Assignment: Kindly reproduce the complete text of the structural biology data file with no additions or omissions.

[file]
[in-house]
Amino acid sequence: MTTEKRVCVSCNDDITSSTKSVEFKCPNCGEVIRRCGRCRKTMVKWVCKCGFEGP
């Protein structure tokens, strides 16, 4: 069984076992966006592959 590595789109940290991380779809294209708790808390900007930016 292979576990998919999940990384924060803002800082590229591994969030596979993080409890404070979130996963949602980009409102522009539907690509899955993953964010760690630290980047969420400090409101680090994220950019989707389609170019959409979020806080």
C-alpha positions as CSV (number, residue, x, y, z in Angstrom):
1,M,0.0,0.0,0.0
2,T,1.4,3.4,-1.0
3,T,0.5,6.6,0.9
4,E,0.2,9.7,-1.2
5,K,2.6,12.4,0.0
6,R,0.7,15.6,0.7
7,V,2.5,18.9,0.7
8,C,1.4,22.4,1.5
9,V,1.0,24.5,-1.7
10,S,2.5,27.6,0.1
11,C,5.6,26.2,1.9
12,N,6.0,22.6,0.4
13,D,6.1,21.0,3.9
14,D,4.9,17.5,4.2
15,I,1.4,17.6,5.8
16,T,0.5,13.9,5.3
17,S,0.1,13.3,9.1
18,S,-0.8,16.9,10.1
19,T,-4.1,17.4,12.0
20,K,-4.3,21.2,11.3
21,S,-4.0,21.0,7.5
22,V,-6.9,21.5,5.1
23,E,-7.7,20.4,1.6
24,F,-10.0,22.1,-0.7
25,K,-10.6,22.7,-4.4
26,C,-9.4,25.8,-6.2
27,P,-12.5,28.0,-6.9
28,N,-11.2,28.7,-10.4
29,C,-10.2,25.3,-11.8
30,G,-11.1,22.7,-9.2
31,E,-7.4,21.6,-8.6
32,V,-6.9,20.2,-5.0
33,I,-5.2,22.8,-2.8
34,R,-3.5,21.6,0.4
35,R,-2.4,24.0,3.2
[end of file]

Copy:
[in-house]
Amino acid sequence: MTTEKRVCVSCNDDITSSTKSVEFKCPNCGEVIRRCGRCRKTMVKWVCKCGFEGP
């Protein structure tokens, strides 16, 4: 069984076992966006592959 590595789109940290991380779809294209708790808390900007930016 292979576990998919999940990384924060803002800082590229591994969030596979993080409890404070979130996963949602980009409102522009539907690509899955993953964010760690630290980047969420400090409101680090994220950019989707389609170019959409979020806080």
C-alpha positions as CSV (number, residue, x, y, z in Angstrom):
1,M,0.0,0.0,0.0
2,T,1.4,3.4,-1.0
3,T,0.5,6.6,0.9
4,E,0.2,9.7,-1.2
5,K,2.6,12.4,0.0
6,R,0.7,15.6,0.7
7,V,2.5,18.9,0.7
8,C,1.4,22.4,1.5
9,V,1.0,24.5,-1.7
10,S,2.5,27.6,0.1
11,C,5.6,26.2,1.9
12,N,6.0,22.6,0.4
13,D,6.1,21.0,3.9
14,D,4.9,17.5,4.2
15,I,1.4,17.6,5.8
16,T,0.5,13.9,5.3
17,S,0.1,13.3,9.1
18,S,-0.8,16.9,10.1
19,T,-4.1,17.4,12.0
20,K,-4.3,21.2,11.3
21,S,-4.0,21.0,7.5
22,V,-6.9,21.5,5.1
23,E,-7.7,20.4,1.6
24,F,-10.0,22.1,-0.7
25,K,-10.6,22.7,-4.4
26,C,-9.4,25.8,-6.2
27,P,-12.5,28.0,-6.9
28,N,-11.2,28.7,-10.4
29,C,-10.2,25.3,-11.8
30,G,-11.1,22.7,-9.2
31,E,-7.4,21.6,-8.6
32,V,-6.9,20.2,-5.0
33,I,-5.2,22.8,-2.8
34,R,-3.5,21.6,0.4
35,R,-2.4,24.0,3.2